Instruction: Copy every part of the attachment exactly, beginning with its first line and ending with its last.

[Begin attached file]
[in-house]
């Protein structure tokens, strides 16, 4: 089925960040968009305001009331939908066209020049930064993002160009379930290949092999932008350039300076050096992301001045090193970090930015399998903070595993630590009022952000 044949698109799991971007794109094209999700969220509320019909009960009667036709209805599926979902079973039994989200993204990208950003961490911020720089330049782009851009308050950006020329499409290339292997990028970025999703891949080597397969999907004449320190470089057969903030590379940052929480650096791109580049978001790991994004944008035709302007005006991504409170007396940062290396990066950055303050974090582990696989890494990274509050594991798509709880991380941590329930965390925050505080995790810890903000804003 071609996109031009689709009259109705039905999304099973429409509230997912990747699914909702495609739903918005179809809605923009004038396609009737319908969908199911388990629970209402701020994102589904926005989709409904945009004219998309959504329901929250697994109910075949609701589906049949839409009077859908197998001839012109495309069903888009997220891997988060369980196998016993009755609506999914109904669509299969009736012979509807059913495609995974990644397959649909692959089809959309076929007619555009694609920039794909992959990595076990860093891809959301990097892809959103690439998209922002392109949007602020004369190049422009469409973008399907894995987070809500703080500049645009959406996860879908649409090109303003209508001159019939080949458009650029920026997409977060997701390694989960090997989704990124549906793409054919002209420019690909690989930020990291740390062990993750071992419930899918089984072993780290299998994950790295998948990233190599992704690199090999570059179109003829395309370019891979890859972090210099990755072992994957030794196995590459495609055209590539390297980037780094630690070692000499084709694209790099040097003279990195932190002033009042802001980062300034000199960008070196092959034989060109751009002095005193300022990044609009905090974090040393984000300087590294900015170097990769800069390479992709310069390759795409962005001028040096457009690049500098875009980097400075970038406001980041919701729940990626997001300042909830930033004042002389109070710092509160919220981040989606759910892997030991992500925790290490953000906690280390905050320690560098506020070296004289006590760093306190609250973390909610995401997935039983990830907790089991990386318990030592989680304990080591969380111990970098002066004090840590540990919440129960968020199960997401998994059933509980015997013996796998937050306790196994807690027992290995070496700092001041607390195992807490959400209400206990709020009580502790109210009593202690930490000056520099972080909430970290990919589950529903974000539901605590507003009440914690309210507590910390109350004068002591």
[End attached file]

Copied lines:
[in-house]
């Protein structure tokens, strides 16, 4: 089925960040968009305001009331939908066209020049930064993002160009379930290949092999932008350039300076050096992301001045090193970090930015399998903070595993630590009022952000 044949698109799991971007794109094209999700969220509320019909009960009667036709209805599926979902079973039994989200993204990208950003961490911020720089330049782009851009308050950006020329499409290339292997990028970025999703891949080597397969999907004449320190470089057969903030590379940052929480650096791109580049978001790991994004944008035709302007005006991504409170007396940062290396990066950055303050974090582990696989890494990274509050594991798509709880991380941590329930965390925050505080995790810890903000804003 071609996109031009689709009259109705039905999304099973429409509230997912990747699914909702495609739903918005179809809605923009004038396609009737319908969908199911388990629970209402701020994102589904926005989709409904945009004219998309959504329901929250697994109910075949609701589906049949839409009077859908197998001839012109495309069903888009997220891997988060369980196998016993009755609506999914109904669509299969009736012979509807059913495609995974990644397959649909692959089809959309076929007619555009694609920039794909992959990595076990860093891809959301990097892809959103690439998209922002392109949007602020004369190049422009469409973008399907894995987070809500703080500049645009959406996860879908649409090109303003209508001159019939080949458009650029920026997409977060997701390694989960090997989704990124549906793409054919002209420019690909690989930020990291740390062990993750071992419930899918089984072993780290299998994950790295998948990233190599992704690199090999570059179109003829395309370019891979890859972090210099990755072992994957030794196995590459495609055209590539390297980037780094630690070692000499084709694209790099040097003279990195932190002033009042802001980062300034000199960008070196092959034989060109751009002095005193300022990044609009905090974090040393984000300087590294900015170097990769800069390479992709310069390759795409962005001028040096457009690049500098875009980097400075970038406001980041919701729940990626997001300042909830930033004042002389109070710092509160919220981040989606759910892997030991992500925790290490953000906690280390905050320690560098506020070296004289006590760093306190609250973390909610995401997935039983990830907790089991990386318990030592989680304990080591969380111990970098002066004090840590540990919440129960968020199960997401998994059933509980015997013996796998937050306790196994807690027992290995070496700092001041607390195992807490959400209400206990709020009580502790109210009593202690930490000056520099972080909430970290990919589950529903974000539901605590507003009440914690309210507590910390109350004068002591």